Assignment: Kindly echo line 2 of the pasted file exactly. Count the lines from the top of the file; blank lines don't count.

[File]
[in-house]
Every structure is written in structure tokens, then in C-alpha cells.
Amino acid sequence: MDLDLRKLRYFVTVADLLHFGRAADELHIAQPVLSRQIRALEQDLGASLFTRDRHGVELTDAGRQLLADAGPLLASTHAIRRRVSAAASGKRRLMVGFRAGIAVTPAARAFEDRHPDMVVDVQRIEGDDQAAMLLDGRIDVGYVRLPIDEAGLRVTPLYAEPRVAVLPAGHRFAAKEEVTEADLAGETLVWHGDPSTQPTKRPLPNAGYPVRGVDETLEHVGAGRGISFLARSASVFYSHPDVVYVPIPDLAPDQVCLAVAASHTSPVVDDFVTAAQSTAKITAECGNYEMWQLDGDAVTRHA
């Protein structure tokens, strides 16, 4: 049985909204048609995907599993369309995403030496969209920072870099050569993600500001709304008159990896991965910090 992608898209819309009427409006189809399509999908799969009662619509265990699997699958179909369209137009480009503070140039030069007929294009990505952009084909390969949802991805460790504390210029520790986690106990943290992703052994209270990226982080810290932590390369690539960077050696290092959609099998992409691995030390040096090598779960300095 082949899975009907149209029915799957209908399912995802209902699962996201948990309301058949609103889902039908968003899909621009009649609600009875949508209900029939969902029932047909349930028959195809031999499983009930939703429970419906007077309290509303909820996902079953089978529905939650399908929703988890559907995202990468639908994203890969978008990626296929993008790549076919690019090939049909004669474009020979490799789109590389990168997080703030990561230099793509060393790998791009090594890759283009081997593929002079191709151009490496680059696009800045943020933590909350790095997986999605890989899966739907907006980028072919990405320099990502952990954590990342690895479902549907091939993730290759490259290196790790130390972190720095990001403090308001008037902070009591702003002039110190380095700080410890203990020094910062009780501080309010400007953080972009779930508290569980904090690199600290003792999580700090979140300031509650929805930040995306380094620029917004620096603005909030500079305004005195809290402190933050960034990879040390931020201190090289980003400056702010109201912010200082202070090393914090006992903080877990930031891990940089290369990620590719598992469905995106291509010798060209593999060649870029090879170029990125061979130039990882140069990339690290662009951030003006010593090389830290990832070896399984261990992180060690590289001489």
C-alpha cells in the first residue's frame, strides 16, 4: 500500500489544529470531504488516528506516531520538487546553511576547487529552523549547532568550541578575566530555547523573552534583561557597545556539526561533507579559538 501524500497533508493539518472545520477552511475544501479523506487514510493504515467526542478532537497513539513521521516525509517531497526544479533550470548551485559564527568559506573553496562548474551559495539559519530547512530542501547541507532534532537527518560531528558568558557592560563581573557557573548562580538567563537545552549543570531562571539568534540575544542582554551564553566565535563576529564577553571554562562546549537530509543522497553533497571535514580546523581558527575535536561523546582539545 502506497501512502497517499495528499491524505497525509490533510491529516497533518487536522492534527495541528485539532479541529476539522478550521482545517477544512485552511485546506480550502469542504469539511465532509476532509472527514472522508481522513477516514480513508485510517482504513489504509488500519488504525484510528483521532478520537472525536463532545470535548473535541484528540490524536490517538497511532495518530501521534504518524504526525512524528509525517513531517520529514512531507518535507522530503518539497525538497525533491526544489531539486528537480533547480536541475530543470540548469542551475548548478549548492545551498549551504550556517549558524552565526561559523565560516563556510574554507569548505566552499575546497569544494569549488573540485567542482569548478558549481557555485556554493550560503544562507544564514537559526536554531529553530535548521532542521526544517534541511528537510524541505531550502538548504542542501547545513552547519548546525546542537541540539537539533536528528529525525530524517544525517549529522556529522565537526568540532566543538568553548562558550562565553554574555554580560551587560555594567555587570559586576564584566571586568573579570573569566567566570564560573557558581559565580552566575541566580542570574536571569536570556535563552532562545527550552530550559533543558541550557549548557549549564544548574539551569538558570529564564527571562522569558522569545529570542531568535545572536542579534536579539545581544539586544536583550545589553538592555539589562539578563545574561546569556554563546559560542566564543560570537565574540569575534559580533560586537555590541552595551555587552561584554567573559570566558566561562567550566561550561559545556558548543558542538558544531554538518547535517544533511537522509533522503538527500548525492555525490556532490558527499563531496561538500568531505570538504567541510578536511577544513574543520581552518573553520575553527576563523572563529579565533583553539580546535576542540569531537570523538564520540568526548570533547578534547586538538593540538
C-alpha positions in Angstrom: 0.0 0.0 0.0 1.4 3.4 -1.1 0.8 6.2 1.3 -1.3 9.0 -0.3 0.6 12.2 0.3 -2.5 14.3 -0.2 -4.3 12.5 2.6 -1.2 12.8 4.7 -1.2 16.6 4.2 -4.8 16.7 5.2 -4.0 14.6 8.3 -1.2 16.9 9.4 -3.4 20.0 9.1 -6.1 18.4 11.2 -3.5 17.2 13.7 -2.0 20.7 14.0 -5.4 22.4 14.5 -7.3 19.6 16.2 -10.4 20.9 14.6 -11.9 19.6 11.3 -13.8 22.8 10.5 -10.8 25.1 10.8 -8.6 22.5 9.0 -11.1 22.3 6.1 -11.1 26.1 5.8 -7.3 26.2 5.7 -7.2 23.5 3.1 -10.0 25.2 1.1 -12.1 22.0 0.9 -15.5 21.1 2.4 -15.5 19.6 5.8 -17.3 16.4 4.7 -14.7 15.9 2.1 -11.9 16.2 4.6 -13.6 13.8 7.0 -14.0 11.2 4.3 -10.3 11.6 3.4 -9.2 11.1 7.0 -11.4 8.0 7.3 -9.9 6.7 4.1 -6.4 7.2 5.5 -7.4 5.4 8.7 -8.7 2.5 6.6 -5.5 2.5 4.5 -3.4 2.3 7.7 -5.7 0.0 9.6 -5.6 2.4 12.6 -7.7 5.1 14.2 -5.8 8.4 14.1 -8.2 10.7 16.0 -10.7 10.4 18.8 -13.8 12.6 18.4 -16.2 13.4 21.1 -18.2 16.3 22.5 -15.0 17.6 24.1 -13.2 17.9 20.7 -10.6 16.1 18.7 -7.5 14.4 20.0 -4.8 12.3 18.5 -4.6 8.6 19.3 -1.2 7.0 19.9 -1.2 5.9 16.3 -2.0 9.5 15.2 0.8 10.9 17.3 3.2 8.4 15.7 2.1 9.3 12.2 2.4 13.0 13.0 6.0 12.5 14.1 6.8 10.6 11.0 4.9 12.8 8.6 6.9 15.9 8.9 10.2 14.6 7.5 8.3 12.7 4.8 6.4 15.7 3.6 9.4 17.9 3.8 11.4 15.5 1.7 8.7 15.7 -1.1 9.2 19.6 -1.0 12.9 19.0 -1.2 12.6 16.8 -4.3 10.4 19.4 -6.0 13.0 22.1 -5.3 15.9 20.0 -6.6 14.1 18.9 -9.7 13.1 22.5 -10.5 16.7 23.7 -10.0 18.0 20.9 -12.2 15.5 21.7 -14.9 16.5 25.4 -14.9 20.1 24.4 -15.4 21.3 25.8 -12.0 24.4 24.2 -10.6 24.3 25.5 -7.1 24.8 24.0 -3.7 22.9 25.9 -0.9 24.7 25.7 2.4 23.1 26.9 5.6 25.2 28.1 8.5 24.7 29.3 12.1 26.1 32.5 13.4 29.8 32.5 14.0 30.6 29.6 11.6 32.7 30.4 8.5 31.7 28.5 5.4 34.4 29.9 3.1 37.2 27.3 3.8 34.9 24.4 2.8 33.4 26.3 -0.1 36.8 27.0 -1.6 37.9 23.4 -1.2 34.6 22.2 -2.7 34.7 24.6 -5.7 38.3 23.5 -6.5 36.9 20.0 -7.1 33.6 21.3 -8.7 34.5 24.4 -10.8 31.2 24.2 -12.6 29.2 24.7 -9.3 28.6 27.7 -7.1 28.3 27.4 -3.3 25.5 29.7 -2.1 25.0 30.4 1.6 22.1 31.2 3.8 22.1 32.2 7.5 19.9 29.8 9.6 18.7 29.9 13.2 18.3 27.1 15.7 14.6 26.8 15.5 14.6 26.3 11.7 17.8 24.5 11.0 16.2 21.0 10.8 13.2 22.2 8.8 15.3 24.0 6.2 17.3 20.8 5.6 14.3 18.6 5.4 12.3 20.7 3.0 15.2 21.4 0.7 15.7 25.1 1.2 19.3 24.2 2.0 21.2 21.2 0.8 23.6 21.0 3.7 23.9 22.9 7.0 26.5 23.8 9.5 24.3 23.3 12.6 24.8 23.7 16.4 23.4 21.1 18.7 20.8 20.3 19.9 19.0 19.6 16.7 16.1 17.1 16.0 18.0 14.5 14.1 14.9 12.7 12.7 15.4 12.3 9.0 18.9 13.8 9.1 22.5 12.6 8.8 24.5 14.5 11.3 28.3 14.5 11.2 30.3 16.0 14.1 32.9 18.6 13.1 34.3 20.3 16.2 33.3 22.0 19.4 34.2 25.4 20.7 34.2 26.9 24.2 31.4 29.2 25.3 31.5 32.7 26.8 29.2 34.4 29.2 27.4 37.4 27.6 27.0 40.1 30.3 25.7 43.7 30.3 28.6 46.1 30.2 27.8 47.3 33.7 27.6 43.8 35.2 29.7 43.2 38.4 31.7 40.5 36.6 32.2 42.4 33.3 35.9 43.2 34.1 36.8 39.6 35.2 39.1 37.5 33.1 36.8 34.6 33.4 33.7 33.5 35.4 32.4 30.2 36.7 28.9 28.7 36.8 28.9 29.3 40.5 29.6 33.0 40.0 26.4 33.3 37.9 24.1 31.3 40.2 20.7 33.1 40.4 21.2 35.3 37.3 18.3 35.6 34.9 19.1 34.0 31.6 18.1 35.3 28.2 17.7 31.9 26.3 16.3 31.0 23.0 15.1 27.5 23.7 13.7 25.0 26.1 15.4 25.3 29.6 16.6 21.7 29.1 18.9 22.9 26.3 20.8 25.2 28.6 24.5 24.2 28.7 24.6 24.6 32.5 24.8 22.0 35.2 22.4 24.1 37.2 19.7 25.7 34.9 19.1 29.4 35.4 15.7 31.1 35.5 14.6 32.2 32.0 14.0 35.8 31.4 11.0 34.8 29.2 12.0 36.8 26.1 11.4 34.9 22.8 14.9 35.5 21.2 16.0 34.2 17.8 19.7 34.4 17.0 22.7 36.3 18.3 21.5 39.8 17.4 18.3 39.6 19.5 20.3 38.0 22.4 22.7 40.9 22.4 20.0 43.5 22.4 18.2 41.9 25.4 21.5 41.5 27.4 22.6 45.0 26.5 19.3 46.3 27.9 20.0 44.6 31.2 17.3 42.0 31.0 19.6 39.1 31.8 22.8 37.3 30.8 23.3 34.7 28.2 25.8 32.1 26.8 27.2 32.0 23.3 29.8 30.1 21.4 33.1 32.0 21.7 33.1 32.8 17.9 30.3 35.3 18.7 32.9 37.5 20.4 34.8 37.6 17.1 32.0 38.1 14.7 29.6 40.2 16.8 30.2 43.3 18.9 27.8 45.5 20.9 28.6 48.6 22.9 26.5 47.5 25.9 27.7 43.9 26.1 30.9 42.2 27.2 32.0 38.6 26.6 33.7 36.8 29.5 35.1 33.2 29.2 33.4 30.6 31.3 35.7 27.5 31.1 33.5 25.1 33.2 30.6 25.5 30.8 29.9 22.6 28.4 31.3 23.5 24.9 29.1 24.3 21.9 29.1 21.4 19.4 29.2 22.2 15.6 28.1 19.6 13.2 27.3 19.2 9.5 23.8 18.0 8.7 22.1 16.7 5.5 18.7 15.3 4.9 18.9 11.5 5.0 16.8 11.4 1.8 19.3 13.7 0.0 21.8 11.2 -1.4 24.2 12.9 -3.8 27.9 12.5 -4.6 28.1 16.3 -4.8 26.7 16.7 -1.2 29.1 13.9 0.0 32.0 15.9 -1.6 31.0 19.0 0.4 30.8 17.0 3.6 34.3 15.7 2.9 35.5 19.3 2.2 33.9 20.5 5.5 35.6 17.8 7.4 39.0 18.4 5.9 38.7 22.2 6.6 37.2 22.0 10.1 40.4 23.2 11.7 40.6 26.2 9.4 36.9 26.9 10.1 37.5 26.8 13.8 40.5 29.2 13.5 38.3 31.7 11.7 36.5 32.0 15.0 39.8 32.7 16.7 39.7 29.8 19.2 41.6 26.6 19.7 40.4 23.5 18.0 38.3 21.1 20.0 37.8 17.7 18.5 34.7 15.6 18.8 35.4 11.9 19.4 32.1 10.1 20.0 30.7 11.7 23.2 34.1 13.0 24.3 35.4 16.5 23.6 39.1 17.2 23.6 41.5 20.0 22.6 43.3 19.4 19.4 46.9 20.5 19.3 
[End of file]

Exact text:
Every structure is written in structure tokens, then in C-alpha cells.